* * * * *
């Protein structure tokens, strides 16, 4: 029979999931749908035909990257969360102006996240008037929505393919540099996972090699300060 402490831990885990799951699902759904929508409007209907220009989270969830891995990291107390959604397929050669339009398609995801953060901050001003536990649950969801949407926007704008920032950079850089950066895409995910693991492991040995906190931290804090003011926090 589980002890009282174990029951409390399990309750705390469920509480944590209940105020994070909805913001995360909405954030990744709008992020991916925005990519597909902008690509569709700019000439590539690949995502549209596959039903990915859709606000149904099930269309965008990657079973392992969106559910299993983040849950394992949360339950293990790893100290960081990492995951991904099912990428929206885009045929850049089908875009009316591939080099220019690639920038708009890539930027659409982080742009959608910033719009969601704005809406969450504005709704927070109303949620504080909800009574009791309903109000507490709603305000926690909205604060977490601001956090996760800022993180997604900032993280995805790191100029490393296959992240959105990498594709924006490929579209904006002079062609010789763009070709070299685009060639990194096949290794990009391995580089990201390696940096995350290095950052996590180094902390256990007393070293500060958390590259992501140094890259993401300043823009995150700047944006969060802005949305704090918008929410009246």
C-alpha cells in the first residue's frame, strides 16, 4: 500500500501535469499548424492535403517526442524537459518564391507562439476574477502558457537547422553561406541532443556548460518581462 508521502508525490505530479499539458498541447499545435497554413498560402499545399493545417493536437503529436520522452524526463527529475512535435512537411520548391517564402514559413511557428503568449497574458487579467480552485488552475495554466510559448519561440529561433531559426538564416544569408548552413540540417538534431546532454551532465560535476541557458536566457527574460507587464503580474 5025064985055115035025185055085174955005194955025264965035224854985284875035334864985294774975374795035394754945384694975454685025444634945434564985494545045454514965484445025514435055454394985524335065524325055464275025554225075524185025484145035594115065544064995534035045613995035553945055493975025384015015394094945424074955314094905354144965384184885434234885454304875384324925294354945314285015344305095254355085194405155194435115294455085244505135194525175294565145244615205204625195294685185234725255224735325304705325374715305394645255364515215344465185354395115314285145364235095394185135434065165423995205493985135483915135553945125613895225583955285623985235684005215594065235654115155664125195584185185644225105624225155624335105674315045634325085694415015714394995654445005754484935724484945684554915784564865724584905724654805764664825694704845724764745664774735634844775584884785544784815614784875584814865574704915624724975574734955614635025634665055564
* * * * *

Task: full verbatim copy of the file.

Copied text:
């Protein structure tokens, strides 16, 4: 029979999931749908035909990257969360102006996240008037929505393919540099996972090699300060 402490831990885990799951699902759904929508409007209907220009989270969830891995990291107390959604397929050669339009398609995801953060901050001003536990649950969801949407926007704008920032950079850089950066895409995910693991492991040995906190931290804090003011926090 589980002890009282174990029951409390399990309750705390469920509480944590209940105020994070909805913001995360909405954030990744709008992020991916925005990519597909902008690509569709700019000439590539690949995502549209596959039903990915859709606000149904099930269309965008990657079973392992969106559910299993983040849950394992949360339950293990790893100290960081990492995951991904099912990428929206885009045929850049089908875009009316591939080099220019690639920038708009890539930027659409982080742009959608910033719009969601704005809406969450504005709704927070109303949620504080909800009574009791309903109000507490709603305000926690909205604060977490601001956090996760800022993180997604900032993280995805790191100029490393296959992240959105990498594709924006490929579209904006002079062609010789763009070709070299685009060639990194096949290794990009391995580089990201390696940096995350290095950052996590180094902390256990007393070293500060958390590259992501140094890259993401300043823009995150700047944006969060802005949305704090918008929410009246």
C-alpha cells in the first residue's frame, strides 16, 4: 500500500501535469499548424492535403517526442524537459518564391507562439476574477502558457537547422553561406541532443556548460518581462 508521502508525490505530479499539458498541447499545435497554413498560402499545399493545417493536437503529436520522452524526463527529475512535435512537411520548391517564402514559413511557428503568449497574458487579467480552485488552475495554466510559448519561440529561433531559426538564416544569408548552413540540417538534431546532454551532465560535476541557458536566457527574460507587464503580474 5025064985055115035025185055085174955005194955025264965035224854985284875035334864985294774975374795035394754945384694975454685025444634945434564985494545045454514965484445025514435055454394985524335065524325055464275025554225075524185025484145035594115065544064995534035045613995035553945055493975025384015015394094945424074955314094905354144965384184885434234885454304875384324925294354945314285015344305095254355085194405155194435115294455085244505135194525175294565145244615205204625195294685185234725255224735325304705325374715305394645255364515215344465185354395115314285145364235095394185135434065165423995205493985135483915135553945125613895225583955285623985235684005215594065235654115155664125195584185185644225105624225155624335105674315045634325085694415015714394995654445005754484935724484945684554915784564865724584905724654805764664825694704845724764745664774735634844775584884785544784815614784875584814865574704915624724975574734955614635025634665055564